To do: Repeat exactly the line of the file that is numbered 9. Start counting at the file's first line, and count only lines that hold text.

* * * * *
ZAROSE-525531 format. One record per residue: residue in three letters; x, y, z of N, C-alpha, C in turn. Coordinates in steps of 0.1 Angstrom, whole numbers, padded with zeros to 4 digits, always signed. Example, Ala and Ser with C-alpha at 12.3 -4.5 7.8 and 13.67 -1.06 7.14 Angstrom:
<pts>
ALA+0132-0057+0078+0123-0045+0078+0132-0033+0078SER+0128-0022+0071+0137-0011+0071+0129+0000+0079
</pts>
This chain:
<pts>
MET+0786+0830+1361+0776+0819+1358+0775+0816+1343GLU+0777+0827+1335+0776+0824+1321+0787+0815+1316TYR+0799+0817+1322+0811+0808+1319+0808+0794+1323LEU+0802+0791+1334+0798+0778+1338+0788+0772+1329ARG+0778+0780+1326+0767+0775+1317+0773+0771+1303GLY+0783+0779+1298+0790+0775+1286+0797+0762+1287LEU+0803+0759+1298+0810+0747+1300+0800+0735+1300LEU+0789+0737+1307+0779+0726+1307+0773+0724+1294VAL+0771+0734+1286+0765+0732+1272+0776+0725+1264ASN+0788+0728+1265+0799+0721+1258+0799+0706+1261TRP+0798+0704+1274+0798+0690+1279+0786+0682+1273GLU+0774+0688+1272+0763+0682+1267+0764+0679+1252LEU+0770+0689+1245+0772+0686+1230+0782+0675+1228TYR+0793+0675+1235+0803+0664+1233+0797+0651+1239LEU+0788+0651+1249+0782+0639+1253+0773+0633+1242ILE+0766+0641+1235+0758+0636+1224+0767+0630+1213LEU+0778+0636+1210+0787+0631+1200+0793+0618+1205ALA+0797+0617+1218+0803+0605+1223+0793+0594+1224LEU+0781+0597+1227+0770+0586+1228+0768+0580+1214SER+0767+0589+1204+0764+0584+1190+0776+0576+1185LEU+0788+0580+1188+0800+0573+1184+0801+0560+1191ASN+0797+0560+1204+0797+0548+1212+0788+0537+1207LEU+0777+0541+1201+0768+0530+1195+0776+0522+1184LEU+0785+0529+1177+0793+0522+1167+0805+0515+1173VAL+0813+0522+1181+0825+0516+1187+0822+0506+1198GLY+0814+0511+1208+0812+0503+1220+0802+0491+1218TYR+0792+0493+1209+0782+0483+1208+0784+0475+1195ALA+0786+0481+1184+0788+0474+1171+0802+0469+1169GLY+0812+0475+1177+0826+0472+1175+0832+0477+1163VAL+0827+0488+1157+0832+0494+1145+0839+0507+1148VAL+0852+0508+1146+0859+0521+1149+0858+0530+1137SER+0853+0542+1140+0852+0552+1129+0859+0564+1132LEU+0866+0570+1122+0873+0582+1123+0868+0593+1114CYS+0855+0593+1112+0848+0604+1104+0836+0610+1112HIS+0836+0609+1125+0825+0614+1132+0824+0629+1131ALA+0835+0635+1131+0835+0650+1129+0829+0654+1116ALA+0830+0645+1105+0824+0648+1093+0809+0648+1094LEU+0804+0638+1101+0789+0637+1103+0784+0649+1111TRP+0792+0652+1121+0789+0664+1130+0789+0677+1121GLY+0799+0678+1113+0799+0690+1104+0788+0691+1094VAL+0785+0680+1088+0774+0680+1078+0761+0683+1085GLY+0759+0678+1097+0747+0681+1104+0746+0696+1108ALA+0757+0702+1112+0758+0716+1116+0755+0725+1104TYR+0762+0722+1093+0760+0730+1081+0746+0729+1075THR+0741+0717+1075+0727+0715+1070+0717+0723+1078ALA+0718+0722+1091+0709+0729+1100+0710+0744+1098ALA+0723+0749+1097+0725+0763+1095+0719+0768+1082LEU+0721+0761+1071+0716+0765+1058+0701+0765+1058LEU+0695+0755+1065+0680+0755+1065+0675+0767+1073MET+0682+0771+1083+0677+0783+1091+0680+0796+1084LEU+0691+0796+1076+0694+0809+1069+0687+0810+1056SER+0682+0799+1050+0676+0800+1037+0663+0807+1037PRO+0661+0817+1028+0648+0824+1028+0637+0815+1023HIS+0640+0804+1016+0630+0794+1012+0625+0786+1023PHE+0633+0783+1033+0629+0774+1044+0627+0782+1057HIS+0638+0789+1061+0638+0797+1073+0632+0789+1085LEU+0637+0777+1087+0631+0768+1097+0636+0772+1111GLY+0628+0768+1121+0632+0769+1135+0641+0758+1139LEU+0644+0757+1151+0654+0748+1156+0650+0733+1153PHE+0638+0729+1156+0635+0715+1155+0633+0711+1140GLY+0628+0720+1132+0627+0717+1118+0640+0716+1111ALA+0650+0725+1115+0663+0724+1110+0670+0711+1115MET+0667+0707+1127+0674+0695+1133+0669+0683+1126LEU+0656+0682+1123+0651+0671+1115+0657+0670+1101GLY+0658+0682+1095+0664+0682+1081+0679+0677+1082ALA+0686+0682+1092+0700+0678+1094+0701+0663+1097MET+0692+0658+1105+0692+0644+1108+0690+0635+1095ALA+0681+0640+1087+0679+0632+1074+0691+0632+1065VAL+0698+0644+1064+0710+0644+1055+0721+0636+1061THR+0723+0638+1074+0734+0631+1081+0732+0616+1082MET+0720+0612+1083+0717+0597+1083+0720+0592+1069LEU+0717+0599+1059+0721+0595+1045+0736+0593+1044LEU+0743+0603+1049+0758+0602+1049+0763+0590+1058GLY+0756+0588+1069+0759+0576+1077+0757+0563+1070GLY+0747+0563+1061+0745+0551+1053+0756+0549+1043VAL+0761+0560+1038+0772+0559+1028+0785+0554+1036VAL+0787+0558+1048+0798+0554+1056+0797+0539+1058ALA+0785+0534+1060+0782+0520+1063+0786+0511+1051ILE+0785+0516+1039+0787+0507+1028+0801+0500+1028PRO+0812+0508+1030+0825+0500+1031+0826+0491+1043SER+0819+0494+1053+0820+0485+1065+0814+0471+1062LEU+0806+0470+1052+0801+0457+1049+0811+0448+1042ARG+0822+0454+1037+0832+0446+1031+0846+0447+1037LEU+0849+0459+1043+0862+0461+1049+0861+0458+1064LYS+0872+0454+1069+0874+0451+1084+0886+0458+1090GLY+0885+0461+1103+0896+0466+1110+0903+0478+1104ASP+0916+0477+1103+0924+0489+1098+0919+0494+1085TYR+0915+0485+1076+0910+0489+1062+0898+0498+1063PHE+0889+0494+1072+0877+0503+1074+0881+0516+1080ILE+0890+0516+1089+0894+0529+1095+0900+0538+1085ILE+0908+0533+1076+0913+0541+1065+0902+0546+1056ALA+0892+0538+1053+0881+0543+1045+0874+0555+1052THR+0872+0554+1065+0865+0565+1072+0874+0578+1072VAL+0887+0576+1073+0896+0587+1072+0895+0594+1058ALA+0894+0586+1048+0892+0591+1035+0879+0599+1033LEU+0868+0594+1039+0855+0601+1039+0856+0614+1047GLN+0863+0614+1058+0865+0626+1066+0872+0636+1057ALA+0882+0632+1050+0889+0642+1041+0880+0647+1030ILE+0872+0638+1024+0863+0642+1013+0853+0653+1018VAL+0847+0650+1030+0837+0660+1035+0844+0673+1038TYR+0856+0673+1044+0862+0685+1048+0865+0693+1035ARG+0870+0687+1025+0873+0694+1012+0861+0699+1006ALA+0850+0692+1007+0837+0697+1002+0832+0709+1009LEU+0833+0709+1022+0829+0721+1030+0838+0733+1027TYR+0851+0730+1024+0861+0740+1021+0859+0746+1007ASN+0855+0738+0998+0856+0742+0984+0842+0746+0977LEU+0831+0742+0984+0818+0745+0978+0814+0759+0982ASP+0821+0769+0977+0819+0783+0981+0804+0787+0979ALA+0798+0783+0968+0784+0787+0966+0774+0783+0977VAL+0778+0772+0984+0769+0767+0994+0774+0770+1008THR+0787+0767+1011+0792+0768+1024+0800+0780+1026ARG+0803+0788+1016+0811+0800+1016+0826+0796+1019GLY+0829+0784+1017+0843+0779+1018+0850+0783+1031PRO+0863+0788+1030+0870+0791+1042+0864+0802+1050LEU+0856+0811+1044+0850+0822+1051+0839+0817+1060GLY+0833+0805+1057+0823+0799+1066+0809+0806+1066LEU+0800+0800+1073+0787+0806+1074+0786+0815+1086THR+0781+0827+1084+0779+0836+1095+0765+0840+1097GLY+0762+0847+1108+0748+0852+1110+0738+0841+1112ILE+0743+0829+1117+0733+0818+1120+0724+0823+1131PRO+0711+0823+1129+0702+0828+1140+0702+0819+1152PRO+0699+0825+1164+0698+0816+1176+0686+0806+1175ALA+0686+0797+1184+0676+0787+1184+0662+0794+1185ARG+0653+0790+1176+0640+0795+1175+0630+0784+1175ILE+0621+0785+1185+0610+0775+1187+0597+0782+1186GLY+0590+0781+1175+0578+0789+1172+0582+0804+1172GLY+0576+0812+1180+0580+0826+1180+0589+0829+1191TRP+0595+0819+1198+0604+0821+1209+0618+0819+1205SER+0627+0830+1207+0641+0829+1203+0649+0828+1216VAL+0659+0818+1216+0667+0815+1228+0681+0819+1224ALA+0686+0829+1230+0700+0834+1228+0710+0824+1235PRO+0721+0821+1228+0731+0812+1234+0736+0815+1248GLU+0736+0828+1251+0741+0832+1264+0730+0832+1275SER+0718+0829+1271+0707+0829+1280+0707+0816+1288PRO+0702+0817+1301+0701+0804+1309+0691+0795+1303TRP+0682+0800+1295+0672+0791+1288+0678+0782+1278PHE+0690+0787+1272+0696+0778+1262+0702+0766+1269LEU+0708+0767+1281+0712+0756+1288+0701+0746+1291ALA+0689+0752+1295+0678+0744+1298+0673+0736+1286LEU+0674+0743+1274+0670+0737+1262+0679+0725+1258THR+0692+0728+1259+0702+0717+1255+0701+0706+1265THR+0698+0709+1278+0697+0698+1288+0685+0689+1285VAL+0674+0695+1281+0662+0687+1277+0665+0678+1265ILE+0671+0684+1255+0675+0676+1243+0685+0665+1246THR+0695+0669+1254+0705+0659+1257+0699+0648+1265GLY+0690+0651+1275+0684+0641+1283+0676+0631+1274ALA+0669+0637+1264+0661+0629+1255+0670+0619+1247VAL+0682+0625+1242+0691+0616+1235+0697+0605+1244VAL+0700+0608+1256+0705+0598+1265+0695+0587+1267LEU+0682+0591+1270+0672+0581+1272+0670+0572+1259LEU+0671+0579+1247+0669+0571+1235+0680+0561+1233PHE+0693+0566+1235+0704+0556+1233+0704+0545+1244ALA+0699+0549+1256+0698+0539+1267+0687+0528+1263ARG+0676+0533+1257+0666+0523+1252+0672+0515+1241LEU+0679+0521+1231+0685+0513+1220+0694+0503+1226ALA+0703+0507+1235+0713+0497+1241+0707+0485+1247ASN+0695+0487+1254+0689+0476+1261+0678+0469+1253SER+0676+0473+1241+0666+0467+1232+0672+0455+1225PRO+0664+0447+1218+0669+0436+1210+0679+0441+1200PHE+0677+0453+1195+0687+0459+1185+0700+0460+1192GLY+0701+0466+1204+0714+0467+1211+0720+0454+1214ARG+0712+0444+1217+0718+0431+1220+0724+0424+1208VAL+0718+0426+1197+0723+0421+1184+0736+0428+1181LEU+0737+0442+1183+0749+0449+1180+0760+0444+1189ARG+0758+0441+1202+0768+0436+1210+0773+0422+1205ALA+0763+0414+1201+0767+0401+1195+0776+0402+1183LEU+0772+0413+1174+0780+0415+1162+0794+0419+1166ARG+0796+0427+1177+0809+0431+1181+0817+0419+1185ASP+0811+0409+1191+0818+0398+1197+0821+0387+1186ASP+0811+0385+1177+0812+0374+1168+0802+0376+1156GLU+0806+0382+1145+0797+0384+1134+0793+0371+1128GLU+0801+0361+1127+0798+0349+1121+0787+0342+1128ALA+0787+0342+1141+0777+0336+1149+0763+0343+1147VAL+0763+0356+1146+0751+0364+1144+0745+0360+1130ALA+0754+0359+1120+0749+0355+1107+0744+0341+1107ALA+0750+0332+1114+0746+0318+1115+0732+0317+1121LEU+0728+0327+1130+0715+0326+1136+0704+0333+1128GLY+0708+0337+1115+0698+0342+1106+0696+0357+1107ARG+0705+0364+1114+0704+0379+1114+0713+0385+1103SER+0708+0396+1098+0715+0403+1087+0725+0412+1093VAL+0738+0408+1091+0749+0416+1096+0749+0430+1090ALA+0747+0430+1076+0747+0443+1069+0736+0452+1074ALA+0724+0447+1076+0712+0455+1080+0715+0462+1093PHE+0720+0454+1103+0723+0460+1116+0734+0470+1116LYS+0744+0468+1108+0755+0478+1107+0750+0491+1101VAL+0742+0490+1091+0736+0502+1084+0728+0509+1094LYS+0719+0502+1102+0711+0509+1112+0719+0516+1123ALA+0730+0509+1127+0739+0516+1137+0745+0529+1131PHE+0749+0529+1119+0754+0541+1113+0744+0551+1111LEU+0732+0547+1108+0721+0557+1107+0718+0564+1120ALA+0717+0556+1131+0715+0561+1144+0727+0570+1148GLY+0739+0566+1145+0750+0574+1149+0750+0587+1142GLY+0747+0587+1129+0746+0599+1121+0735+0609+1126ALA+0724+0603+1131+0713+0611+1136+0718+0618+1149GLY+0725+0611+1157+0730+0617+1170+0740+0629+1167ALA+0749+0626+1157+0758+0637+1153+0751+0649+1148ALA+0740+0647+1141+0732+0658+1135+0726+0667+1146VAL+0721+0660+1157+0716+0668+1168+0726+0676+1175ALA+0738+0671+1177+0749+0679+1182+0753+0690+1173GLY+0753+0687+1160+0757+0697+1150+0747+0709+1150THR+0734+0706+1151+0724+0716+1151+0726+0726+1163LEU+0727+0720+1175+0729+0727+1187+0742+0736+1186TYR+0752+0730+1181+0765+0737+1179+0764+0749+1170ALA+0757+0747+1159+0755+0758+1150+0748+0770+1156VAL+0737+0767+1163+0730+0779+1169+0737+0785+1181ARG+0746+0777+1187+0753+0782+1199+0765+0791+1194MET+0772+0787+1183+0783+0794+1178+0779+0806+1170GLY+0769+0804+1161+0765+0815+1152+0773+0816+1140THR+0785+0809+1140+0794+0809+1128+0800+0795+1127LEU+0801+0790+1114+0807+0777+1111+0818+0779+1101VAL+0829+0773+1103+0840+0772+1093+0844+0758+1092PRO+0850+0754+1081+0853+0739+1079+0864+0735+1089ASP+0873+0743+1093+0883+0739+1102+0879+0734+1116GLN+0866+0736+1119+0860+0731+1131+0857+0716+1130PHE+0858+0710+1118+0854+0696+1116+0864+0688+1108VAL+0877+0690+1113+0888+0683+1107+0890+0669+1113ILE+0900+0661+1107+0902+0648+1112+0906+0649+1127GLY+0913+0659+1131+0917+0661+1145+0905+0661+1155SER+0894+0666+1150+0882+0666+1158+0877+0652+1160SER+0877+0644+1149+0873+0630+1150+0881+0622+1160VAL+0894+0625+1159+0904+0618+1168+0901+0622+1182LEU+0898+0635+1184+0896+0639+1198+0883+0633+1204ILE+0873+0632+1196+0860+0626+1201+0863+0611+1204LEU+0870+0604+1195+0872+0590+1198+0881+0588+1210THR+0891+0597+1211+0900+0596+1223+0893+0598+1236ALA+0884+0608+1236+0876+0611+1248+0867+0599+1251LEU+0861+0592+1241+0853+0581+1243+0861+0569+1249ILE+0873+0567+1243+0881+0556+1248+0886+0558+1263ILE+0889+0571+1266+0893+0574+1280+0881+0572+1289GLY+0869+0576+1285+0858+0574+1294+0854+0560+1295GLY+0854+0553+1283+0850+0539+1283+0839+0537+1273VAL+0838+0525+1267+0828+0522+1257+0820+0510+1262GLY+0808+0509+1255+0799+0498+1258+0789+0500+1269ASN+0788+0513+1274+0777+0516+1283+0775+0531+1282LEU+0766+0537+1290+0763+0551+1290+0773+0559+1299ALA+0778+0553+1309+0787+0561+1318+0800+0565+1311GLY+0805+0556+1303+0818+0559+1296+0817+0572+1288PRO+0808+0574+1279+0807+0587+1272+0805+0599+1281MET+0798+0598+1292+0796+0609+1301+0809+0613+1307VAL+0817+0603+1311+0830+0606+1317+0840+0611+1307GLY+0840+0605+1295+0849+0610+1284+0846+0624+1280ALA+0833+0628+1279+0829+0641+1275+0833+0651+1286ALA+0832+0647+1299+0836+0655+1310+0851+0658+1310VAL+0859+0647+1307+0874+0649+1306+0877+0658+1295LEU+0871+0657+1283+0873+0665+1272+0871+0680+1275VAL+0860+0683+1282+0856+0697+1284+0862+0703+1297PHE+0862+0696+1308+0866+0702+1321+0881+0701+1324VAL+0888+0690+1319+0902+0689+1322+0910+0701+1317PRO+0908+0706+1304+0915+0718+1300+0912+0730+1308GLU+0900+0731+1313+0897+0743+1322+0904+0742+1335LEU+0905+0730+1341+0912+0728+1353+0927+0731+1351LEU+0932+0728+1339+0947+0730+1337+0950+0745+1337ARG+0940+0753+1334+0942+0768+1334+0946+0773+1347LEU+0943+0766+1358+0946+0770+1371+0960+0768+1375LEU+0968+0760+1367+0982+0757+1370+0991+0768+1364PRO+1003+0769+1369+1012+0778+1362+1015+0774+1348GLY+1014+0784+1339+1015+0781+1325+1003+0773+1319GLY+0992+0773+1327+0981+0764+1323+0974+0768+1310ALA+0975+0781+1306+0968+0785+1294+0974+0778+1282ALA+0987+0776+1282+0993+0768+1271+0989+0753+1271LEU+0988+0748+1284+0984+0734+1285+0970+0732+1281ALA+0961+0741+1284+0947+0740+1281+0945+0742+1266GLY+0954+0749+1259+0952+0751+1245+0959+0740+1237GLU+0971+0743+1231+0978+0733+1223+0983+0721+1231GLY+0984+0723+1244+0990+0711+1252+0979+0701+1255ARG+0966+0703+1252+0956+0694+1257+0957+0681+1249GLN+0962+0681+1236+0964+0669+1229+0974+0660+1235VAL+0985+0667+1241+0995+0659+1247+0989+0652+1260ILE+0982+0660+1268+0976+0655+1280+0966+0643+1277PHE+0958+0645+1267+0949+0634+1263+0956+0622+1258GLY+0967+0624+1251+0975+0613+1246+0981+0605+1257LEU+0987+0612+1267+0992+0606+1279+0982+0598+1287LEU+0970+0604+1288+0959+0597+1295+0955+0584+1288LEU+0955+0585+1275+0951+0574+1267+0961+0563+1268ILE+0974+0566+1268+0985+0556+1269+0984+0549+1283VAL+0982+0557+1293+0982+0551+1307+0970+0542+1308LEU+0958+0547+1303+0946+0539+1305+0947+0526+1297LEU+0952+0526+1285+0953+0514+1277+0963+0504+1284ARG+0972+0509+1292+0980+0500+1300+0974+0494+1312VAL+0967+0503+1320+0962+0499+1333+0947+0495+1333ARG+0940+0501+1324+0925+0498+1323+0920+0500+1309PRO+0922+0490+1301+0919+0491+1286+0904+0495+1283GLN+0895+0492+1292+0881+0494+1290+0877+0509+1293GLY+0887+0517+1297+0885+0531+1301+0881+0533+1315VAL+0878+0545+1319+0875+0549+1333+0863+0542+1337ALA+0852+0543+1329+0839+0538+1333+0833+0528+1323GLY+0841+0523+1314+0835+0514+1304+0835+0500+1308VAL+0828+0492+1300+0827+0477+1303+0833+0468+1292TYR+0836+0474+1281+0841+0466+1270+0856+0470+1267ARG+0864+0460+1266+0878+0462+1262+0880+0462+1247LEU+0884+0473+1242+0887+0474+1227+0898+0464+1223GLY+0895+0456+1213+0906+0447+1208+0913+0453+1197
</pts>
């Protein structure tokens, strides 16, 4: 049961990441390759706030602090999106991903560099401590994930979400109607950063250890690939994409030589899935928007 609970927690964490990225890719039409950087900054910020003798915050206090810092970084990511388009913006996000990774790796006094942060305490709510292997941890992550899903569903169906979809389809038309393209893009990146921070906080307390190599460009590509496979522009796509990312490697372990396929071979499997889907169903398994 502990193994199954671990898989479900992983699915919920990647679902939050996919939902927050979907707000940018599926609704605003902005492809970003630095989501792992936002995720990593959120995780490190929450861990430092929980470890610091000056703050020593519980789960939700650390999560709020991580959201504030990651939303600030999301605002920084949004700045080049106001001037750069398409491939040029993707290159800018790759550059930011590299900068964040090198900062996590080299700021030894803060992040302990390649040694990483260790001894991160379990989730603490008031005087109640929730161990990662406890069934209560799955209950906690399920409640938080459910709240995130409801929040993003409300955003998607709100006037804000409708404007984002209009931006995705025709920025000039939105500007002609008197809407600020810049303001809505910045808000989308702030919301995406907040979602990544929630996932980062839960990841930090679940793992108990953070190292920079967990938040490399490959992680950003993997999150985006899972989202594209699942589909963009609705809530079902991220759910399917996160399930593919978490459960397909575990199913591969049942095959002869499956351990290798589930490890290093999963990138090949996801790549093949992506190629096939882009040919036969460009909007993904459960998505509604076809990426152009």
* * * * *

């Protein structure tokens, strides 16, 4: 049961990441390759706030602090999106991903560099401590994930979400109607950063250890690939994409030589899935928007 609970927690964490990225890719039409950087900054910020003798915050206090810092970084990511388009913006996000990774790796006094942060305490709510292997941890992550899903569903169906979809389809038309393209893009990146921070906080307390190599460009590509496979522009796509990312490697372990396929071979499997889907169903398994 502990193994199954671990898989479900992983699915919920990647679902939050996919939902927050979907707000940018599926609704605003902005492809970003630095989501792992936002995720990593959120995780490190929450861990430092929980470890610091000056703050020593519980789960939700650390999560709020991580959201504030990651939303600030999301605002920084949004700045080049106001001037750069398409491939040029993707290159800018790759550059930011590299900068964040090198900062996590080299700021030894803060992040302990390649040694990483260790001894991160379990989730603490008031005087109640929730161990990662406890069934209560799955209950906690399920409640938080459910709240995130409801929040993003409300955003998607709100006037804000409708404007984002209009931006995705025709920025000039939105500007002609008197809407600020810049303001809505910045808000989308702030919301995406907040979602990544929630996932980062839960990841930090679940793992108990953070190292920079967990938040490399490959992680950003993997999150985006899972989202594209699942589909963009609705809530079902991220759910399917996160399930593919978490459960397909575990199913591969049942095959002869499956351990290798589930490890290093999963990138090949996801790549093949992506190629096939882009040919036969460009909007993904459960998505509604076809990426152009």